Research indicating total journeys travelled on M50
Research indicating total journeys travelled on M50

As-Is analysis

The current site appears outdated in its design. Spacing issues leave large areas of valuable screen area without content and when resized, content does not align properly. The gradient-heavy splash screen features four small tabs with sizing and spacing issues and no iconography to accompany them. There is a lack of content hierarchy, for example, ‘Create Account’ appears on the homepage even though this button would likely only be used once…

The payment process is slow and arduous, presenting multiple pain points. Examples of these screens can be seen below.


Survey

The first user interaction took the form of a survey. This was conducted with existing eFlow users ranging in age and demographics. The survey was anonymous and focused mainly on gaining quantitative results. I gathered responses to the survey questions from six volunteers who provided detailed quantitative feedback. Participants of both the surveys and interviews were granted full anonymity during this exercise.

Post survey interviews were carried out with two members of this group. The survey was unscripted and focused on drawing more details from the participants regarding certain information they had provided. The following items were the most notable points uncovered from this process:

  • 60% of users utilised the desktop site as their preferred way of paying tolls – this was surprising as it would be assumed that mobile would be the most preferential system.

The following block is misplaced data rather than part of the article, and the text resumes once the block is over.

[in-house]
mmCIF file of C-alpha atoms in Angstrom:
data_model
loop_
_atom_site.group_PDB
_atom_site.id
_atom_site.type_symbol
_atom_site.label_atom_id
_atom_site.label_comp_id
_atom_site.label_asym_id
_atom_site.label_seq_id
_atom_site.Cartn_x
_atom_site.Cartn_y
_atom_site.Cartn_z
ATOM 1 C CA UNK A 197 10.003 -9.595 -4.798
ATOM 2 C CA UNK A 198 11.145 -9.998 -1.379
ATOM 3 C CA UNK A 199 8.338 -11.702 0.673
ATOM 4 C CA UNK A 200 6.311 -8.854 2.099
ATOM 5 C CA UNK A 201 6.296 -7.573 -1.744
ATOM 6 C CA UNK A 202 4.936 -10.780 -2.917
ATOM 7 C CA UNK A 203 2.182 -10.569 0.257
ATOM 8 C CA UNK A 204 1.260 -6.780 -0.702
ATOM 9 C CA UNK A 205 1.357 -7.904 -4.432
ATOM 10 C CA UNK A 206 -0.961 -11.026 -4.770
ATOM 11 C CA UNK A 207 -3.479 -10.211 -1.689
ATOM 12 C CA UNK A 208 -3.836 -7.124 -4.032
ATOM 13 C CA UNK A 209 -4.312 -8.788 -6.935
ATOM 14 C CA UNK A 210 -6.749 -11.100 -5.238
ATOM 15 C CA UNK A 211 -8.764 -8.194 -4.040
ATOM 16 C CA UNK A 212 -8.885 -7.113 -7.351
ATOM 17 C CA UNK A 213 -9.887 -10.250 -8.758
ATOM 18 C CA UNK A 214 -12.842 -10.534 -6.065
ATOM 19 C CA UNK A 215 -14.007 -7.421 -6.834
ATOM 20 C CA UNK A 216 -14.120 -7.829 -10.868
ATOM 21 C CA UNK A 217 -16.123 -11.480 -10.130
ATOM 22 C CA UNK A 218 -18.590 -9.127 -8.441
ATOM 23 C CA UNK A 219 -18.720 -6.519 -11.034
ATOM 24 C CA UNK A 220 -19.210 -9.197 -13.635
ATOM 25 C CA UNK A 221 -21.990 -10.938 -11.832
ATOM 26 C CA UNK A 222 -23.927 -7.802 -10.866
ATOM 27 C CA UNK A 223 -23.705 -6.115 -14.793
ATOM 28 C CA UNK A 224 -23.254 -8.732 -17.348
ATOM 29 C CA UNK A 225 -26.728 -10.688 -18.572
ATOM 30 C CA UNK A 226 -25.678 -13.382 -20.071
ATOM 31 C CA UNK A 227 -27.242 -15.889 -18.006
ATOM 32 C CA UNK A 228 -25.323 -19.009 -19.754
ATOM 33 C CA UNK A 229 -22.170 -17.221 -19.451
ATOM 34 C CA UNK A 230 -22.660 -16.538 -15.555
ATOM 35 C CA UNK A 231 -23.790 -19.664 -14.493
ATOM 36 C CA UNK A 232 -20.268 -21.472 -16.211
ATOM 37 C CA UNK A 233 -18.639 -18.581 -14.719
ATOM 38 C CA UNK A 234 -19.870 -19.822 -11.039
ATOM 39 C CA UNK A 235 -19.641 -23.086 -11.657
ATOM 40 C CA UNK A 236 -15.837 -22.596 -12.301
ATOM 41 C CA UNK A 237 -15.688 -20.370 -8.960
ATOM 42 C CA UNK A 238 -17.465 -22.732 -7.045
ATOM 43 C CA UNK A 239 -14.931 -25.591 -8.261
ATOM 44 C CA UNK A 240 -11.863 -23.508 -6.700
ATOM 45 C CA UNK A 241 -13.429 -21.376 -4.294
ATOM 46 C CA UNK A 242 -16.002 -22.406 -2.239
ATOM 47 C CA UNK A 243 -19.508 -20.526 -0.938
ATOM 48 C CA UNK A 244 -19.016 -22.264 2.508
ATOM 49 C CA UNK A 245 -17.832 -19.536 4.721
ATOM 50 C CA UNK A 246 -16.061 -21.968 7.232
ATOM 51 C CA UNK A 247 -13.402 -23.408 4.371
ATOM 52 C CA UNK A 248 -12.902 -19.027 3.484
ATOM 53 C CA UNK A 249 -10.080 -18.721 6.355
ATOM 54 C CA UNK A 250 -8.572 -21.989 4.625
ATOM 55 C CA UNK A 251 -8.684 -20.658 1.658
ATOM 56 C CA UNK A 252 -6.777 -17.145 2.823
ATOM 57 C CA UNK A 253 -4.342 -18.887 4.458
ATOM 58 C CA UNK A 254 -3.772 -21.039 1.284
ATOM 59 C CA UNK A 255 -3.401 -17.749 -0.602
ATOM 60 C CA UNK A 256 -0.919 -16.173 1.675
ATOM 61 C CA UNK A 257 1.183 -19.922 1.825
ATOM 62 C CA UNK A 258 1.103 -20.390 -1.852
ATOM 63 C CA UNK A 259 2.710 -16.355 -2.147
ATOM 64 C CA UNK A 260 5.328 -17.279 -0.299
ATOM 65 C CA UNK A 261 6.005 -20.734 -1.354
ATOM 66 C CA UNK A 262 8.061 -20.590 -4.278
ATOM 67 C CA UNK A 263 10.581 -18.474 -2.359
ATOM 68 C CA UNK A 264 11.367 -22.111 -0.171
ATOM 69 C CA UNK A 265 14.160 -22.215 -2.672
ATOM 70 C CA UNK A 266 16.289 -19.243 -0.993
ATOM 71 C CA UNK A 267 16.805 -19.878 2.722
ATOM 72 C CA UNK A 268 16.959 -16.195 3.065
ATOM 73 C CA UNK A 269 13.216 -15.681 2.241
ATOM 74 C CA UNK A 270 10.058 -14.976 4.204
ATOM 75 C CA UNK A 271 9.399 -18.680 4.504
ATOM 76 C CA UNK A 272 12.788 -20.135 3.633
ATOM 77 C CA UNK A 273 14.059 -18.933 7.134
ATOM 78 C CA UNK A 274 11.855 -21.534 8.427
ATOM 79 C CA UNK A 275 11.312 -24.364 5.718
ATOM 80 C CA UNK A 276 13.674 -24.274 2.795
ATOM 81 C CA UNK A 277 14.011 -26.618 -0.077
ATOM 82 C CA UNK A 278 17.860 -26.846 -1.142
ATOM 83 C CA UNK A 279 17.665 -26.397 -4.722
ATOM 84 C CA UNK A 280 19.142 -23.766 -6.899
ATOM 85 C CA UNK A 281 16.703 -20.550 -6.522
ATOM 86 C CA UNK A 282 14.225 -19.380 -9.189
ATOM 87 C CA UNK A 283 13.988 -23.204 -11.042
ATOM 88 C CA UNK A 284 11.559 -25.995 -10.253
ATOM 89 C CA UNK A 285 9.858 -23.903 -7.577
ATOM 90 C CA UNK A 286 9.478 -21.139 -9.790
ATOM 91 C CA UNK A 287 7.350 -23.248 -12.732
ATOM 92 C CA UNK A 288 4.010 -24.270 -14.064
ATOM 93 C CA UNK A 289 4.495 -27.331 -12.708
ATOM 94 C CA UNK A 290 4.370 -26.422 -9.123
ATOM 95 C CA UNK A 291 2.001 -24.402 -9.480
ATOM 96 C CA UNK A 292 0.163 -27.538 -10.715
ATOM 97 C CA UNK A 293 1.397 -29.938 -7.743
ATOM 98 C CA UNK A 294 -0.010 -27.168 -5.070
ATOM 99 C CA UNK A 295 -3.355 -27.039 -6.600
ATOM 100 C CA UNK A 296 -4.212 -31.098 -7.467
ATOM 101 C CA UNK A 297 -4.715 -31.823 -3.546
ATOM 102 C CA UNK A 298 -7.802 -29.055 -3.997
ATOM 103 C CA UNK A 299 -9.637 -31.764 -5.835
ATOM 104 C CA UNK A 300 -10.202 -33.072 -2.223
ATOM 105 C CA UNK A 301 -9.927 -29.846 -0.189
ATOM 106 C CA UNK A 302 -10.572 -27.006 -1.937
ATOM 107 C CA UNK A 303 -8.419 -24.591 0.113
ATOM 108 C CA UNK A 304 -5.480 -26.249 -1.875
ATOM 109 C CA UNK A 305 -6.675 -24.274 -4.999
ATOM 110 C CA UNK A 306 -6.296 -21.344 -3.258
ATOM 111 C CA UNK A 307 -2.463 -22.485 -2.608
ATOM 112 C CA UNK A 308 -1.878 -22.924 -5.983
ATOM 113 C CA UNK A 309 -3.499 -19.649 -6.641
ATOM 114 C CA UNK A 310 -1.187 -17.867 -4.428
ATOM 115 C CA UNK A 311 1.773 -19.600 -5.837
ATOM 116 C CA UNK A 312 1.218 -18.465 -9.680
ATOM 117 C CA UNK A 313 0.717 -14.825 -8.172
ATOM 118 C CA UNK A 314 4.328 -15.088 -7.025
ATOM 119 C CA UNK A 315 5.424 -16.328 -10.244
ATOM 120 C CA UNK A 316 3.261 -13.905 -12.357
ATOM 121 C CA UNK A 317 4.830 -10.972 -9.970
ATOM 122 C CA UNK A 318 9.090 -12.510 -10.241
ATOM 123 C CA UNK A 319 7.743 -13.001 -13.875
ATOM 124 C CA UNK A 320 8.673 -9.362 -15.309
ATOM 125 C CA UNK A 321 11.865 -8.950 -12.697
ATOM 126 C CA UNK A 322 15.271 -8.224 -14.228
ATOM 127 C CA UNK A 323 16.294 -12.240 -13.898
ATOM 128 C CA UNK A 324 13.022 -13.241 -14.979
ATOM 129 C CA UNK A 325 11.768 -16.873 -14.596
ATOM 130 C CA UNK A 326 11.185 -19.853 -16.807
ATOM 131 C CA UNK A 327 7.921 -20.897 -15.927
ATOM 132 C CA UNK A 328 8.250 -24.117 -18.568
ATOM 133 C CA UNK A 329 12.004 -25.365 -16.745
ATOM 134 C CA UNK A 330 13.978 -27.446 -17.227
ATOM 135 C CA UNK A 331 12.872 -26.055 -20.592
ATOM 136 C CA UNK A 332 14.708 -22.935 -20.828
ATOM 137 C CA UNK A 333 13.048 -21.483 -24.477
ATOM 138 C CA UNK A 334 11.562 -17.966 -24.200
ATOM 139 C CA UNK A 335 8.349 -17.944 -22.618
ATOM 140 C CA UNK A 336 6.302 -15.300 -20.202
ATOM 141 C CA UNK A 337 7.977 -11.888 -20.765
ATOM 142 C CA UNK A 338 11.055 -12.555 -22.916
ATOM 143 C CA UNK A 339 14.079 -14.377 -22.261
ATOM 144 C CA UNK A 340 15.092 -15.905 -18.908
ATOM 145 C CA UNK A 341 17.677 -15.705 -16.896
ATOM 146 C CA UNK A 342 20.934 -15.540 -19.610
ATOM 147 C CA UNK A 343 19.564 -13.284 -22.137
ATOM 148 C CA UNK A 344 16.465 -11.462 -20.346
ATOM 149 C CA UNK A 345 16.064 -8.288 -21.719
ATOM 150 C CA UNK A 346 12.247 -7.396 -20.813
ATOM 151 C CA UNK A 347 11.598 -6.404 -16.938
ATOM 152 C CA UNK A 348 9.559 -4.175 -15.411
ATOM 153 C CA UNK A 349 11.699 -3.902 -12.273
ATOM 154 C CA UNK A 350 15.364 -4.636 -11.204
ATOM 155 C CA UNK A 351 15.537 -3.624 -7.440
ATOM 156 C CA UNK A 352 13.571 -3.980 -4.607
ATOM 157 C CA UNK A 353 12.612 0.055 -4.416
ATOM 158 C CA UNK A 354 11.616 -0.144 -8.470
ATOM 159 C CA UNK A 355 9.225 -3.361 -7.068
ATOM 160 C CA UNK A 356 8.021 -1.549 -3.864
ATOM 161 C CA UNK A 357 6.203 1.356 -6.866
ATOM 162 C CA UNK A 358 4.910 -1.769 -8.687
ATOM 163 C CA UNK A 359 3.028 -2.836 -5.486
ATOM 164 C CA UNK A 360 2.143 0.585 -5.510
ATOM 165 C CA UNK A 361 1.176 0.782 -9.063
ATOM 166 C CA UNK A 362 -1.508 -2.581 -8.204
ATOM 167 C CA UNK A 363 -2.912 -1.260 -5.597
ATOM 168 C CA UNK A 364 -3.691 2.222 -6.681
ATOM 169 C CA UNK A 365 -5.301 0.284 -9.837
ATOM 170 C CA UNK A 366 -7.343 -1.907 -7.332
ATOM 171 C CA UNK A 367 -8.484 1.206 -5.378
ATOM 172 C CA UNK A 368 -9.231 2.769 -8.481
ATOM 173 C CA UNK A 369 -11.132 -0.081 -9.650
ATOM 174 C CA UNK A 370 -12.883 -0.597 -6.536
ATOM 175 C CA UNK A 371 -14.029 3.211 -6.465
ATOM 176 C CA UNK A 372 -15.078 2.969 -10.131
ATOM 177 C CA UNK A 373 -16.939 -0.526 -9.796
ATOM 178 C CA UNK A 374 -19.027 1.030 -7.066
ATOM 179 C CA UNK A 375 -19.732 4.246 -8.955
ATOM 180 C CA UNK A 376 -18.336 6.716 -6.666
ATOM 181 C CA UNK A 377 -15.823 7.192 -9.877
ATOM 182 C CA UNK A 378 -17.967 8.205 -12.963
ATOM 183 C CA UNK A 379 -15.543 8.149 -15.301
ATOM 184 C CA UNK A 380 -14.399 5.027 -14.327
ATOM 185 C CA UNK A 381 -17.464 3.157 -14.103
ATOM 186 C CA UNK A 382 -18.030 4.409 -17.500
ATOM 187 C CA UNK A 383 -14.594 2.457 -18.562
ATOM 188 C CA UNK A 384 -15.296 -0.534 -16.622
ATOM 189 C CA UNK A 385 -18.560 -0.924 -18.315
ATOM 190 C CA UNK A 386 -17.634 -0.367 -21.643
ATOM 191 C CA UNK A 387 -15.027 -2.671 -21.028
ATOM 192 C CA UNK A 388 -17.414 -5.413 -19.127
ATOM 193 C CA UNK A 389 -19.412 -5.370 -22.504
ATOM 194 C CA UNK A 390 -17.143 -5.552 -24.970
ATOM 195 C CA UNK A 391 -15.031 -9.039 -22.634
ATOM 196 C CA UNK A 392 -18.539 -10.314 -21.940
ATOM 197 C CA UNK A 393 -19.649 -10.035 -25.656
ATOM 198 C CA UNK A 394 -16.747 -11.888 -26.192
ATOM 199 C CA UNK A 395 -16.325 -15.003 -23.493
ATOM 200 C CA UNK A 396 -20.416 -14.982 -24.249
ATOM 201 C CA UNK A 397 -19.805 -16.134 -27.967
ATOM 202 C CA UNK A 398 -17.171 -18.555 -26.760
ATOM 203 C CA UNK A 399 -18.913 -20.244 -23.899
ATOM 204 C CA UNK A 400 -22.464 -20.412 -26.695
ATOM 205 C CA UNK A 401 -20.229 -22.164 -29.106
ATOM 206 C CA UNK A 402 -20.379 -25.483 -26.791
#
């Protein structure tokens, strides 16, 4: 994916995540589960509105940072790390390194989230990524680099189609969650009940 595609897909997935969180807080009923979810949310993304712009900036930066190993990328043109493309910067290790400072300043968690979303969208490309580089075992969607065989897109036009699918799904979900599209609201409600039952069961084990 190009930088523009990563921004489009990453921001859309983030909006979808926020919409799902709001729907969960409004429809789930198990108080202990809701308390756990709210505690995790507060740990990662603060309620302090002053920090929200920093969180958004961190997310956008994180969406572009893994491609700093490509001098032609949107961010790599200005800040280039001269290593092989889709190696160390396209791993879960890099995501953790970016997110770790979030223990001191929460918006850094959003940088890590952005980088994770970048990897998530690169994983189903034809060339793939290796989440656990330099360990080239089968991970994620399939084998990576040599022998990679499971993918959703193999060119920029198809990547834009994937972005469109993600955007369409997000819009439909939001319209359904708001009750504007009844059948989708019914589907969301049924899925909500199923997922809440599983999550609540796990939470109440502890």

• 20% of those surveyed were weekly users of the eFlow site, while 60% utilised the system a few times per month. Further research uncovered that there were few daily users as the pandemic had reduced the need for people to travel to work as often.
  • 40% of users had never received a fine for a missed payment.
  • Most users indicated problems with the payment system. The most common issue appeared to be that the process was too cluttered and took too long to navigate.

Problem statement

The problem statement identifies the central issues with the existing system and defines the problem to be solved in a succinct question. This problem statement frames the research and functionality requirements necessary to resolve during the project.

“How might we streamline the toll payment user process of the eFlow website to create a more efficient system that benefits users?”


Competitor analysis

Competitor 1 – Express Lanes (USA)

Pros:

  • Very clean interface.
  • Linear content flow
  • Card system breaks up information
  • Navigation system

Cons:

  • Text-heavy
  • Very few images or icons
  • Splash screen lacks remarkable content
  • Home screen content could be reordered
  • The first impression is confusing

The system implemented by Express Lanes, a toll system based in the USA, provides the user with a streamlined system to quickly register a vehicle and pay a toll in a few short steps. However, the site lacks visual content such as pictures and images. It remains quite text-heavy. In my opinion, the streamlined process, combined with a visual system would create a user-friendly system incorporating both form and function.


Competitor 2 – Toll Collect (Germany)

Pros:

  • Splash screen introduces content nicely
  • Lots of imagery links to main products/services

Cons:

  • Dated design
  • Sizing of elements
  • Content spacing
  • Misuse of white space
  • Navigation bar sizes with a combination of text and imagery